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Harvey-Related Projects | Cypress Creek Watershed Analysis of Flooding & Storage Options

The flooding from Harvey last fall was extensive and devastating throughout Harris County and the greater Houston area.  This was especially true in the far western portion of the region, such as the Katy Prairie area, which also includes the watersheds of Addicks, Barker and Upper Cypress Creek.  Tens of thousands of homes flooded in these watersheds, and in addition, the subsequent releases from Addicks and Barker reservoirs led to further flooding of thousands of homes along Buffalo Bayou.  This flood event, as bad as it was in this area (with over 30 inches of rain), could have been far worse had it received the amount of rain that occurred in the southeastern part of the county (with over 50 inches of rain).

There is a real concern as to the potential for catastrophic flooding that would occur if either Addicks or Barker dams were to release excessive amounts of water over their uncontrolled spillways, or even worse, if they were to fail, given the amount of stress put on these dams when they fill.  In addition, there would be an even greater number of homes flooded upstream of these dams if they were to reach full capacity.  As such, there has been talk additional storage in this western area to supplement the storage capacity of these two reservoirs and help relieve some of the flooding issues that were experienced during Harvey, or have the potential to be experienced from a Harvey-type storm event in the future.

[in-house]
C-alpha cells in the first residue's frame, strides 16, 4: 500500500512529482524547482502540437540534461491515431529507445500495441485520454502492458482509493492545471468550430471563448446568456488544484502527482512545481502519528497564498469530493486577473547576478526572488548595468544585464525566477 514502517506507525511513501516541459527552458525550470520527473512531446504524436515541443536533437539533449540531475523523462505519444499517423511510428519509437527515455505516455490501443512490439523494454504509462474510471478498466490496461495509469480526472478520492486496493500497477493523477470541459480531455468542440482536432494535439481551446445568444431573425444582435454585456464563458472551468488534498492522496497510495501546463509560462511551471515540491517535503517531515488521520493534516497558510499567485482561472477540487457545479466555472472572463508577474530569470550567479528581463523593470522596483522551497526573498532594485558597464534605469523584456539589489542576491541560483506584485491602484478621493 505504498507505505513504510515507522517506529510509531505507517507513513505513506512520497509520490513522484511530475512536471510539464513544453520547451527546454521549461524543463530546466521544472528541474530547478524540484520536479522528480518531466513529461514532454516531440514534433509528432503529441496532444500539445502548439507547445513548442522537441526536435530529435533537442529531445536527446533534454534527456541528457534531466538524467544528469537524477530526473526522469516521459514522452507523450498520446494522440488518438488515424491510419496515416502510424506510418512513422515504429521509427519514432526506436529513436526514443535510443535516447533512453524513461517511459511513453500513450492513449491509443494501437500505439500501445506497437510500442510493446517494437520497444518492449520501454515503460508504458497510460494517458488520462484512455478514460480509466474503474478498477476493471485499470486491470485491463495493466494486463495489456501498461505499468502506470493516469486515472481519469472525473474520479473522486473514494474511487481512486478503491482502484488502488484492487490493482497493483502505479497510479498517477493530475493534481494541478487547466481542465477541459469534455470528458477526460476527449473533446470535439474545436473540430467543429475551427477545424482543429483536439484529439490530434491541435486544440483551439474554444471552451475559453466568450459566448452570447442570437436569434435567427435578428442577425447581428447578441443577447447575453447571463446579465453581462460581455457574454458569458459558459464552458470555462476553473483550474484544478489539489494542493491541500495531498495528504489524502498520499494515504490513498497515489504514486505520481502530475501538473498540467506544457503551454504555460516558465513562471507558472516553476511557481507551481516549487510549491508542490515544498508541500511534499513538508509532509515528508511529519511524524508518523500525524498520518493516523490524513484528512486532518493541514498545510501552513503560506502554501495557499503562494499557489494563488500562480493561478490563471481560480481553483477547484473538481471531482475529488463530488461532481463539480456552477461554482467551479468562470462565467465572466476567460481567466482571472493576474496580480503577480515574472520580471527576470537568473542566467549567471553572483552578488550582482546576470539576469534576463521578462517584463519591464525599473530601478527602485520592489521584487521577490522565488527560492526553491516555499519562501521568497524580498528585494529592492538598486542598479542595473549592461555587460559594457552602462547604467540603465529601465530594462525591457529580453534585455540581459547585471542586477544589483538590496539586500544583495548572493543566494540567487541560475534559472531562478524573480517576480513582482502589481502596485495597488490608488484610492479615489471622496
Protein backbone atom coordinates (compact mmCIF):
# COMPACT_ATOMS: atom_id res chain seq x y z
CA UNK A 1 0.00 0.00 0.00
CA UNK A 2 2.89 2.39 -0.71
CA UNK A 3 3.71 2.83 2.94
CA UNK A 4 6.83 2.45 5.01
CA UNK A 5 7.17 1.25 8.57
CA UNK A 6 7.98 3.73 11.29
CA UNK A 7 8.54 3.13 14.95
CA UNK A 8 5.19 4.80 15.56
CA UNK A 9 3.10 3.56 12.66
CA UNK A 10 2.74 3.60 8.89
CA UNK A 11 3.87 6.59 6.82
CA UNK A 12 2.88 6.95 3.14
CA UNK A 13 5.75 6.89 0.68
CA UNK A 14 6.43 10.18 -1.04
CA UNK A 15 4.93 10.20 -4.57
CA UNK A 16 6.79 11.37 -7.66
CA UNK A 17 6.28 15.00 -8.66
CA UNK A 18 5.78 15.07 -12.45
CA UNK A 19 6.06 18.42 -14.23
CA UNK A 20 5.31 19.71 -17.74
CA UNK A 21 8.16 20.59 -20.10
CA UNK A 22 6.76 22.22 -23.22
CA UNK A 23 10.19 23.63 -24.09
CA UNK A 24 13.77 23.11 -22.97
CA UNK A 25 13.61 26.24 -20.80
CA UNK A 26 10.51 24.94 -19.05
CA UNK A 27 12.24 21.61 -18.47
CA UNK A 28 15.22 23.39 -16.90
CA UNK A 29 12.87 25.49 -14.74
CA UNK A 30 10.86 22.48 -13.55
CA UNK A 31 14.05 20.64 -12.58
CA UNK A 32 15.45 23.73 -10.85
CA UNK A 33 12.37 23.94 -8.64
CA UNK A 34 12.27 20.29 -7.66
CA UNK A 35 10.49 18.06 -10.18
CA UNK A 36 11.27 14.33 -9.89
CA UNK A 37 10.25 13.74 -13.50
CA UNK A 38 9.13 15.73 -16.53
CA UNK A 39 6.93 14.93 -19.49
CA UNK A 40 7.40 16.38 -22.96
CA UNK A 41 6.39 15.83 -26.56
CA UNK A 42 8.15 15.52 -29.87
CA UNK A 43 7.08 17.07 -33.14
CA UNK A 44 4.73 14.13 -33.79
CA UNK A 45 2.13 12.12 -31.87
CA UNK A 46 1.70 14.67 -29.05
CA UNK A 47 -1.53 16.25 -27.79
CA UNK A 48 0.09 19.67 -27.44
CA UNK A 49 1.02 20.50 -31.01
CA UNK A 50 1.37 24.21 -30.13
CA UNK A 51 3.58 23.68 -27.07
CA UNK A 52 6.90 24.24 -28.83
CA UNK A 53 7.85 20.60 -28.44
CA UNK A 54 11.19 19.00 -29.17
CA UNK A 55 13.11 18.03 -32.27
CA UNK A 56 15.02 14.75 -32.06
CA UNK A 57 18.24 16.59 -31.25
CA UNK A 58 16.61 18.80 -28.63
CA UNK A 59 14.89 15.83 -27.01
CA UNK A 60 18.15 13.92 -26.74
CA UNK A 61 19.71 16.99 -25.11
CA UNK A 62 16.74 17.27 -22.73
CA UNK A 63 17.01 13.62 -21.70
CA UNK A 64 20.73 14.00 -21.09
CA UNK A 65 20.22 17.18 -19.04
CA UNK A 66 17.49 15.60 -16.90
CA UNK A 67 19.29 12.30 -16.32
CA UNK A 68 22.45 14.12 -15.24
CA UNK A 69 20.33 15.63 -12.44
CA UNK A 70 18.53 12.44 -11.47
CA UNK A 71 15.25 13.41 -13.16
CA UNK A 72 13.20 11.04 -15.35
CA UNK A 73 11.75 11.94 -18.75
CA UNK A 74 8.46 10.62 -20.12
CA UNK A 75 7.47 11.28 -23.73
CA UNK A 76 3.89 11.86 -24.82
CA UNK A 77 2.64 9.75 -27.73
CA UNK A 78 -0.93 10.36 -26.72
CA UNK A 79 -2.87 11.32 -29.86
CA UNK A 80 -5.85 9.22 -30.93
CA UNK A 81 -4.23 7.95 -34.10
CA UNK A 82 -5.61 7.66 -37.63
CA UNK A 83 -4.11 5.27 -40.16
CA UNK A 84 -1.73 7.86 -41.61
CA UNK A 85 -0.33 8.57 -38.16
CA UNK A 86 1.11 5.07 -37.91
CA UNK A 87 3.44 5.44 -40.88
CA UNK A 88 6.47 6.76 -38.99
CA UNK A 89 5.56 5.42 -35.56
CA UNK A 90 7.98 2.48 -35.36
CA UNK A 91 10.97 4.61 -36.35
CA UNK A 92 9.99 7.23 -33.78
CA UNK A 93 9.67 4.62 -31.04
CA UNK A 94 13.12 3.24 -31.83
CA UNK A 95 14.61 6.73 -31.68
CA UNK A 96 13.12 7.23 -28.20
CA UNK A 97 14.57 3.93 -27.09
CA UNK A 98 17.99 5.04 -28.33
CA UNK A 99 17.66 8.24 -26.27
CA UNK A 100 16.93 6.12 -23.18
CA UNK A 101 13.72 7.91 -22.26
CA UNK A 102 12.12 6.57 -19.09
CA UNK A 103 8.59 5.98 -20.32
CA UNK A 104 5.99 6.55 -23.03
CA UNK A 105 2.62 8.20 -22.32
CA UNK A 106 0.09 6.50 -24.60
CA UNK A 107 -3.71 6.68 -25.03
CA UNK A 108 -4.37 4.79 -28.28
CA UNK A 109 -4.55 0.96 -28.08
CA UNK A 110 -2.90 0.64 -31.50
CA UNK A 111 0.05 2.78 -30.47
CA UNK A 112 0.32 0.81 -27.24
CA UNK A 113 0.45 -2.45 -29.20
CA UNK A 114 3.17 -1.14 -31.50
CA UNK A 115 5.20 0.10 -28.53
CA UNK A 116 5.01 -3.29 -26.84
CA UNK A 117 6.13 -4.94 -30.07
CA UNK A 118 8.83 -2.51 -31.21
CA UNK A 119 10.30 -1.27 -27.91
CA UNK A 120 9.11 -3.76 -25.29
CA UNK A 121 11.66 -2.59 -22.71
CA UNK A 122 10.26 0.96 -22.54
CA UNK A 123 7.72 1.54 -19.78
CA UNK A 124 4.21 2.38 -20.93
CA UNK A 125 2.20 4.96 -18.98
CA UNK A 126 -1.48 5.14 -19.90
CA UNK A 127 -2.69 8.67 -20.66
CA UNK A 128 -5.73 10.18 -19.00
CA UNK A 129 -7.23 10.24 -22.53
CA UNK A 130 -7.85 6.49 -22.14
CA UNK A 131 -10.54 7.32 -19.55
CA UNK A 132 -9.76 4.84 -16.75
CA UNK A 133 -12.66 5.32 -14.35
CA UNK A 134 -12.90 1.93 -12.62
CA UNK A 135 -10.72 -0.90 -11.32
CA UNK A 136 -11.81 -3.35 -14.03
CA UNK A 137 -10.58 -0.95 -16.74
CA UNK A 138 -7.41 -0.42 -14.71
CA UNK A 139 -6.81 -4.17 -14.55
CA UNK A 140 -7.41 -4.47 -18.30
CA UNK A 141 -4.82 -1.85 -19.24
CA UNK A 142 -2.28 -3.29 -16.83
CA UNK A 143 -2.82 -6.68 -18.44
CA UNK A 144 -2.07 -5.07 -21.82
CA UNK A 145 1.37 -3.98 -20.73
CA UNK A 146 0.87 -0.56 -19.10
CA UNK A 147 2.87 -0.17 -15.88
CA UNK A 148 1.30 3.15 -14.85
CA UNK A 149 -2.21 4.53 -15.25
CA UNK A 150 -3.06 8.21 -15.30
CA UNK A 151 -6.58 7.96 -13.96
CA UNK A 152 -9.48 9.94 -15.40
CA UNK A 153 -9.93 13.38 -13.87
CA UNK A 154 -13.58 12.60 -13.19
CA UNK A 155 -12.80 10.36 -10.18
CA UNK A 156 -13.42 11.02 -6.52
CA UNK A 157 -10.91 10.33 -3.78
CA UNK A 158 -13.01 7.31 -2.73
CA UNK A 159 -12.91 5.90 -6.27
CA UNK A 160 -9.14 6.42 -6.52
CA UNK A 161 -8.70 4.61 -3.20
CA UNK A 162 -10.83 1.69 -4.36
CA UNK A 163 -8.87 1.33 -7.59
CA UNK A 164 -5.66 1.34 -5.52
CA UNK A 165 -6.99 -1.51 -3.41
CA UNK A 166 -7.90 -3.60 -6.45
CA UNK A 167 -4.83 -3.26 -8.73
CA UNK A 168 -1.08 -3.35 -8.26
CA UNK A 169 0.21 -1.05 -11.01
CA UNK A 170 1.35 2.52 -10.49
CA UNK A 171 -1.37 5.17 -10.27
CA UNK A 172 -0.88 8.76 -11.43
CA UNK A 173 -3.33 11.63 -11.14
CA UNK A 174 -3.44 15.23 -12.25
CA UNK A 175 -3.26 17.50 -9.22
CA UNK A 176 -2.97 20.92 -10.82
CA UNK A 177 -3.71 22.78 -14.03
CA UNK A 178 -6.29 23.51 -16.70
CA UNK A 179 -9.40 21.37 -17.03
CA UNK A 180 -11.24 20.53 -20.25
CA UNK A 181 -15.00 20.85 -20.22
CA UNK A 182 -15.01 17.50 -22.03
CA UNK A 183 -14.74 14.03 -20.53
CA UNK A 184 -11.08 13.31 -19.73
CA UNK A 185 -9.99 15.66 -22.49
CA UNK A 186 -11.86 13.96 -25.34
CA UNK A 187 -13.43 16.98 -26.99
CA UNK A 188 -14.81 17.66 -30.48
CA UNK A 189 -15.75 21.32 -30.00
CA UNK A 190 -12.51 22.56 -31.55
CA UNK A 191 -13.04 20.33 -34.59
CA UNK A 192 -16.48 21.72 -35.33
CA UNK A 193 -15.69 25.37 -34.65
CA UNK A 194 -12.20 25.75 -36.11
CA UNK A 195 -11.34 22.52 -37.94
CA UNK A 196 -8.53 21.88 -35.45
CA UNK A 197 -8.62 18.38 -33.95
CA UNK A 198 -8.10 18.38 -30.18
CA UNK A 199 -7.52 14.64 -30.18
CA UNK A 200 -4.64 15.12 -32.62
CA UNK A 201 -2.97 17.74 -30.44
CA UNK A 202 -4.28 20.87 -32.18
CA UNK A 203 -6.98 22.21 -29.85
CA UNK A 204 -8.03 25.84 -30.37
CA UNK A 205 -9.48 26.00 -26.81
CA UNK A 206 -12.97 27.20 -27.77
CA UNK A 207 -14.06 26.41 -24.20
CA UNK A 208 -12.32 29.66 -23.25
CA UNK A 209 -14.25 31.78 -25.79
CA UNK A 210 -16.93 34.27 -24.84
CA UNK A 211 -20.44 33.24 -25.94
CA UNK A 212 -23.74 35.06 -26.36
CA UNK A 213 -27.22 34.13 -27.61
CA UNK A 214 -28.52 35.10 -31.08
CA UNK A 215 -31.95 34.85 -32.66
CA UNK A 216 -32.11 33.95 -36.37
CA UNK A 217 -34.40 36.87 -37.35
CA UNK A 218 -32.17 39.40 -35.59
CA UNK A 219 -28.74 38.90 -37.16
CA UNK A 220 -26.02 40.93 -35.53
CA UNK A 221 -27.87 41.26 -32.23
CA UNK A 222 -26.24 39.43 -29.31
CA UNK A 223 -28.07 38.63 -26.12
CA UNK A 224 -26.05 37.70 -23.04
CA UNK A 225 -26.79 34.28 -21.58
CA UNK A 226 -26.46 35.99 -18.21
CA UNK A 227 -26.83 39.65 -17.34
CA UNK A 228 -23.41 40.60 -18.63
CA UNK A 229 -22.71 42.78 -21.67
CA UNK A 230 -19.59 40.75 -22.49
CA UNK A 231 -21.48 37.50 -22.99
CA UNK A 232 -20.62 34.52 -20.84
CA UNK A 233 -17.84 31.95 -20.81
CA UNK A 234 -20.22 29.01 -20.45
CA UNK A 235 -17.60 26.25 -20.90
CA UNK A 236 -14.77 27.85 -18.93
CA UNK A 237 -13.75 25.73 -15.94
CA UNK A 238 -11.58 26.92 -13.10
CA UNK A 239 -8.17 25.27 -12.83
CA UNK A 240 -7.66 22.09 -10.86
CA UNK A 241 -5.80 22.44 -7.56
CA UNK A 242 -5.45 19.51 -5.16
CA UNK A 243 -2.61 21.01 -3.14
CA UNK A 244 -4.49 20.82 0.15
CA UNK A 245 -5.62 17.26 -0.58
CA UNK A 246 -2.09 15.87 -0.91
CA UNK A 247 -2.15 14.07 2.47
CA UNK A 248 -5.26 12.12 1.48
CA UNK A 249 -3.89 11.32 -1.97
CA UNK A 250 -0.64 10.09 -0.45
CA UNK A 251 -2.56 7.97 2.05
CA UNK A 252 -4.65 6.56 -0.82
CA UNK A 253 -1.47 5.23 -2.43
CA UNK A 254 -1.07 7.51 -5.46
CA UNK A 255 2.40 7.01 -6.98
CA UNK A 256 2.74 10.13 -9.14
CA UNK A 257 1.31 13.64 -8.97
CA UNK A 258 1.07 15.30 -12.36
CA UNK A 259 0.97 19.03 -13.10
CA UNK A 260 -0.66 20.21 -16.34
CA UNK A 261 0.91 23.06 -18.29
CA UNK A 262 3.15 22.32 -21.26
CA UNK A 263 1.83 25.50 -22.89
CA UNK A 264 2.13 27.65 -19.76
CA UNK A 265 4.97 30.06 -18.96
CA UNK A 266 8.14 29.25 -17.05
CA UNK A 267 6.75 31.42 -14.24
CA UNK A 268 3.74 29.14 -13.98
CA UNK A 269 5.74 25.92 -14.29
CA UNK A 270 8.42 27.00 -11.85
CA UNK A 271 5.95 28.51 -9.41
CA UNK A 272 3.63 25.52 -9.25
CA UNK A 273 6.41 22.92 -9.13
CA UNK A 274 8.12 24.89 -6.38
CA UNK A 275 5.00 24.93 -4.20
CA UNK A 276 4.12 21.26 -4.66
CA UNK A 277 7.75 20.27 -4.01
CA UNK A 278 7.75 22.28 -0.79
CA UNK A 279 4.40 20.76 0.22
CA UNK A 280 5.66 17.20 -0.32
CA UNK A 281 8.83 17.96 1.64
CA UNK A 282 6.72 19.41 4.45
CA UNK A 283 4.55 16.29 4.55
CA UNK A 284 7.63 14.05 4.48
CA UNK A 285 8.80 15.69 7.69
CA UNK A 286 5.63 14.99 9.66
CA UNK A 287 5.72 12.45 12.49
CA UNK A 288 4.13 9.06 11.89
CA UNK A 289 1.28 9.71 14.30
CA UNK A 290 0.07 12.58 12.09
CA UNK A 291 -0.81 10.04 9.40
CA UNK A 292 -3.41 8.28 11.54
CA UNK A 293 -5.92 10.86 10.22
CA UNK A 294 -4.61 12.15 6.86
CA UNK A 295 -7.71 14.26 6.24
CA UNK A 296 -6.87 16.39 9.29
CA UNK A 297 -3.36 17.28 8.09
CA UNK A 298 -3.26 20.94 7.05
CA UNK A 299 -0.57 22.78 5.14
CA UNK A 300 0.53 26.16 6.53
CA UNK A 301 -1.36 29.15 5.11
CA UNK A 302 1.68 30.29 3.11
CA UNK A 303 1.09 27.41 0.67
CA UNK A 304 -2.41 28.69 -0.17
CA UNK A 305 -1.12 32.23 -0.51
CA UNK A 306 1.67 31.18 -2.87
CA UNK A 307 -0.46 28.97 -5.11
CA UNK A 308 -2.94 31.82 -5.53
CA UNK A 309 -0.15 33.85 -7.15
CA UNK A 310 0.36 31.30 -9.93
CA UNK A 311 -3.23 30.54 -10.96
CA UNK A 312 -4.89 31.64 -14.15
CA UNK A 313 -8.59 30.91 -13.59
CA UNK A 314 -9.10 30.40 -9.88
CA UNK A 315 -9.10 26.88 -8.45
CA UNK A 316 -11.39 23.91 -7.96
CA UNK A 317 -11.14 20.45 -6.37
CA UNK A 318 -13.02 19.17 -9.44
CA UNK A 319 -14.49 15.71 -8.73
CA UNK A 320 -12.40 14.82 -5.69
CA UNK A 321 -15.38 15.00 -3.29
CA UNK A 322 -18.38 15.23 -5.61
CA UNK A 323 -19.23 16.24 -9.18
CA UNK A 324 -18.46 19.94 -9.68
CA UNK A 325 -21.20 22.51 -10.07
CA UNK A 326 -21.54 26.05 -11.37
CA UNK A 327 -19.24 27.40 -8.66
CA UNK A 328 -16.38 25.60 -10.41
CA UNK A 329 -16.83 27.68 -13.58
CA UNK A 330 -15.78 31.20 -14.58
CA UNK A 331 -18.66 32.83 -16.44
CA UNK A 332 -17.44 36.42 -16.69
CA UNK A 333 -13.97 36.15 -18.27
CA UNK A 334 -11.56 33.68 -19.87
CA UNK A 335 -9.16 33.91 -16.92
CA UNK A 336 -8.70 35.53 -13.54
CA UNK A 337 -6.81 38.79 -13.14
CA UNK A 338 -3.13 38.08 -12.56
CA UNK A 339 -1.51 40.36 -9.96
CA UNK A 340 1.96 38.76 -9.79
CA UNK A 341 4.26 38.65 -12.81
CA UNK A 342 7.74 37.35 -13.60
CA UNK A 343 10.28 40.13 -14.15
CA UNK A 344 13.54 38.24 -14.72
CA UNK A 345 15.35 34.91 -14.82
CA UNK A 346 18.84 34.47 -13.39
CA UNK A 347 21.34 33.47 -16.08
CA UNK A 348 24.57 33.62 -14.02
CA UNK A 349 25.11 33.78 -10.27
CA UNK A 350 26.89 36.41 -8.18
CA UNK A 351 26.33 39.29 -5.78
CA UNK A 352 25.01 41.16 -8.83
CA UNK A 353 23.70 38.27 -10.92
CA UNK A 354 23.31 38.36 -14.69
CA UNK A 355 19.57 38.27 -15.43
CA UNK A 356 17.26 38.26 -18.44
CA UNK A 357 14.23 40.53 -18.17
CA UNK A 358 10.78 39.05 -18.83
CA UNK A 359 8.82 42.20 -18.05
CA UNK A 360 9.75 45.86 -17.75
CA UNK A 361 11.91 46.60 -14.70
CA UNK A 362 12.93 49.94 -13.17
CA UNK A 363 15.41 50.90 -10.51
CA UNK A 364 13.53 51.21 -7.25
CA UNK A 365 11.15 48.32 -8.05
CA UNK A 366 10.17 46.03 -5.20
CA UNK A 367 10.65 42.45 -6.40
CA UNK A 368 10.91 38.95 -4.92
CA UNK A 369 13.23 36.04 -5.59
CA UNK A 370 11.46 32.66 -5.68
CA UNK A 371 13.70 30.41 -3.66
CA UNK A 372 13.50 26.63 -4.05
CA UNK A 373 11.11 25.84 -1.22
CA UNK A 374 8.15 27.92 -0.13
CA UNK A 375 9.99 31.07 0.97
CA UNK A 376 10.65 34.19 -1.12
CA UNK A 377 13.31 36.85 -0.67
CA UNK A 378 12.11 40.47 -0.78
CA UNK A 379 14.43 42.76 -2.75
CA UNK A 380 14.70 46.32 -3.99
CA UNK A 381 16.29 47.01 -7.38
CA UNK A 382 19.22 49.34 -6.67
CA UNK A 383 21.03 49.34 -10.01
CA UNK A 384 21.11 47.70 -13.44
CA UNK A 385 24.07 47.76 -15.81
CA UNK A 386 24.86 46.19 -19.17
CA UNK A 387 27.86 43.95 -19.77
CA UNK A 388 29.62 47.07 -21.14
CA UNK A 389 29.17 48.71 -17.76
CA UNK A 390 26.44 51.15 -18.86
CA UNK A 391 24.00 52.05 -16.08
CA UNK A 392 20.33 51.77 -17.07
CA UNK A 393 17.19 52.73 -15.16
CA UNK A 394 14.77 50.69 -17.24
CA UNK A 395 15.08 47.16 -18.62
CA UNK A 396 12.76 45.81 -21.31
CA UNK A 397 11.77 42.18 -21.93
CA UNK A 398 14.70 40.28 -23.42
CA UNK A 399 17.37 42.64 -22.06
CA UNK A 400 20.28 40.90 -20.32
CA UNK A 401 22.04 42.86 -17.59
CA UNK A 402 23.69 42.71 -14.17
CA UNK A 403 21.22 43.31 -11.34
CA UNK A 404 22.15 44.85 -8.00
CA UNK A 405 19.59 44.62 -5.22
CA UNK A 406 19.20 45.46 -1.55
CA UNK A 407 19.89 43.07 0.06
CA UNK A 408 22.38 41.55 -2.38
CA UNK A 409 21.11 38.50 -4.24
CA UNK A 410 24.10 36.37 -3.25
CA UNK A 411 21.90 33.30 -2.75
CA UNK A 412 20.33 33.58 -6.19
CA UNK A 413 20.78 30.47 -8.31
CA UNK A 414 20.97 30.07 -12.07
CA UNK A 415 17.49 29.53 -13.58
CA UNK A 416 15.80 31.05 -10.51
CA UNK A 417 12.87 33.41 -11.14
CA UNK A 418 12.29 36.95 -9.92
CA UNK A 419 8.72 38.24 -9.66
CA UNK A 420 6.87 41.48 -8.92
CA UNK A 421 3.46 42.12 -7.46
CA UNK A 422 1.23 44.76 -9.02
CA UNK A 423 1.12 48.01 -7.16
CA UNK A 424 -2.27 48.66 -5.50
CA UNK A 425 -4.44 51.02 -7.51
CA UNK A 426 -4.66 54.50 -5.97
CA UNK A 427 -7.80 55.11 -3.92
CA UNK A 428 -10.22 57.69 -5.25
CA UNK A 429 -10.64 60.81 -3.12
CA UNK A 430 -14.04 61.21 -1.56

The purpose of this proposal is to investigate the hydrologic possibility of adding more storage capacity in the western portion of the Greater Houston area (i.e., upper Cypress Creek) not only to reduce the flooding potential for the Addicks & Barker watersheds, but also for the many areas downstream in Cypress Creek.  Additional storage areas in upper Cypress Creek could help mitigate flows in Buffalo Bayou, as well as Cypress Creek. Fig 1 shows the complexity of this regional watershed problem and demonstrates some of the potential storage sites being considered. 

The funding for the study is $121,000 for six months provided by the GHFMC Consortium. The team is directed by Dr. Philip Bedient, with input from Dr. Nick Fang, Dr. Andrew Juan, and L. Dunbar within the SSPEED Center. 

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